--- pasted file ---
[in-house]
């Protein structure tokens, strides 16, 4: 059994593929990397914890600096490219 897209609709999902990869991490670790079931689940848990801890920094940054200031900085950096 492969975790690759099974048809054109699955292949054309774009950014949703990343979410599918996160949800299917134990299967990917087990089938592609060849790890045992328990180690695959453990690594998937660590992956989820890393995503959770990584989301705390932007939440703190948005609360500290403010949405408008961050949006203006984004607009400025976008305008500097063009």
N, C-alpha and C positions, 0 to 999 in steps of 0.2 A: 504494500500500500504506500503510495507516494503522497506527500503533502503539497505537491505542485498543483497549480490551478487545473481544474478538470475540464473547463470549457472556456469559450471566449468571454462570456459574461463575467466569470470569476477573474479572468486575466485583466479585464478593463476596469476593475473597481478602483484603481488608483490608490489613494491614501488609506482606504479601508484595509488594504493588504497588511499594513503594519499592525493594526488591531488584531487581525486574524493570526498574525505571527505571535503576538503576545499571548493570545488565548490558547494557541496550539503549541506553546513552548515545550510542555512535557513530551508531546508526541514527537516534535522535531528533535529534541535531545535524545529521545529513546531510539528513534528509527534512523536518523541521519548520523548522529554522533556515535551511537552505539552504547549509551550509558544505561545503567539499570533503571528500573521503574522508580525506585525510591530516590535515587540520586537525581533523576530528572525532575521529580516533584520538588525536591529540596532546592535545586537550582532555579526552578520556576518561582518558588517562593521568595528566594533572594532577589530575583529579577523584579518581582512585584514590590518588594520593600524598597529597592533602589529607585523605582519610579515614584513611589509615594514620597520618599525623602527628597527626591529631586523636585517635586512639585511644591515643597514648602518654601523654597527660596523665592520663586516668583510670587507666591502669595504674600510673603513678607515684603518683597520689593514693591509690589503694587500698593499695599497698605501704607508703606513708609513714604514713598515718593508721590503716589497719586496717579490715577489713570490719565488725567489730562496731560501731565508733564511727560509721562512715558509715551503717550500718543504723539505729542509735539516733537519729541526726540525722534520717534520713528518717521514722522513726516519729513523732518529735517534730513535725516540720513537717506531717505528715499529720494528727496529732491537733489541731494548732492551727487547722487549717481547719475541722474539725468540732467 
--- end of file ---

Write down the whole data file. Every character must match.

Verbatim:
[in-house]
């Protein structure tokens, strides 16, 4: 059994593929990397914890600096490219 897209609709999902990869991490670790079931689940848990801890920094940054200031900085950096 492969975790690759099974048809054109699955292949054309774009950014949703990343979410599918996160949800299917134990299967990917087990089938592609060849790890045992328990180690695959453990690594998937660590992956989820890393995503959770990584989301705390932007939440703190948005609360500290403010949405408008961050949006203006984004607009400025976008305008500097063009």
N, C-alpha and C positions, 0 to 999 in steps of 0.2 A: 504494500500500500504506500503510495507516494503522497506527500503533502503539497505537491505542485498543483497549480490551478487545473481544474478538470475540464473547463470549457472556456469559450471566449468571454462570456459574461463575467466569470470569476477573474479572468486575466485583466479585464478593463476596469476593475473597481478602483484603481488608483490608490489613494491614501488609506482606504479601508484595509488594504493588504497588511499594513503594519499592525493594526488591531488584531487581525486574524493570526498574525505571527505571535503576538503576545499571548493570545488565548490558547494557541496550539503549541506553546513552548515545550510542555512535557513530551508531546508526541514527537516534535522535531528533535529534541535531545535524545529521545529513546531510539528513534528509527534512523536518523541521519548520523548522529554522533556515535551511537552505539552504547549509551550509558544505561545503567539499570533503571528500573521503574522508580525506585525510591530516590535515587540520586537525581533523576530528572525532575521529580516533584520538588525536591529540596532546592535545586537550582532555579526552578520556576518561582518558588517562593521568595528566594533572594532577589530575583529579577523584579518581582512585584514590590518588594520593600524598597529597592533602589529607585523605582519610579515614584513611589509615594514620597520618599525623602527628597527626591529631586523636585517635586512639585511644591515643597514648602518654601523654597527660596523665592520663586516668583510670587507666591502669595504674600510673603513678607515684603518683597520689593514693591509690589503694587500698593499695599497698605501704607508703606513708609513714604514713598515718593508721590503716589497719586496717579490715577489713570490719565488725567489730562496731560501731565508733564511727560509721562512715558509715551503717550500718543504723539505729542509735539516733537519729541526726540525722534520717534520713528518717521514722522513726516519729513523732518529735517534730513535725516540720513537717506531717505528715499529720494528727496529732491537733489541731494548732492551727487547722487549717481547719475541722474539725468540732467 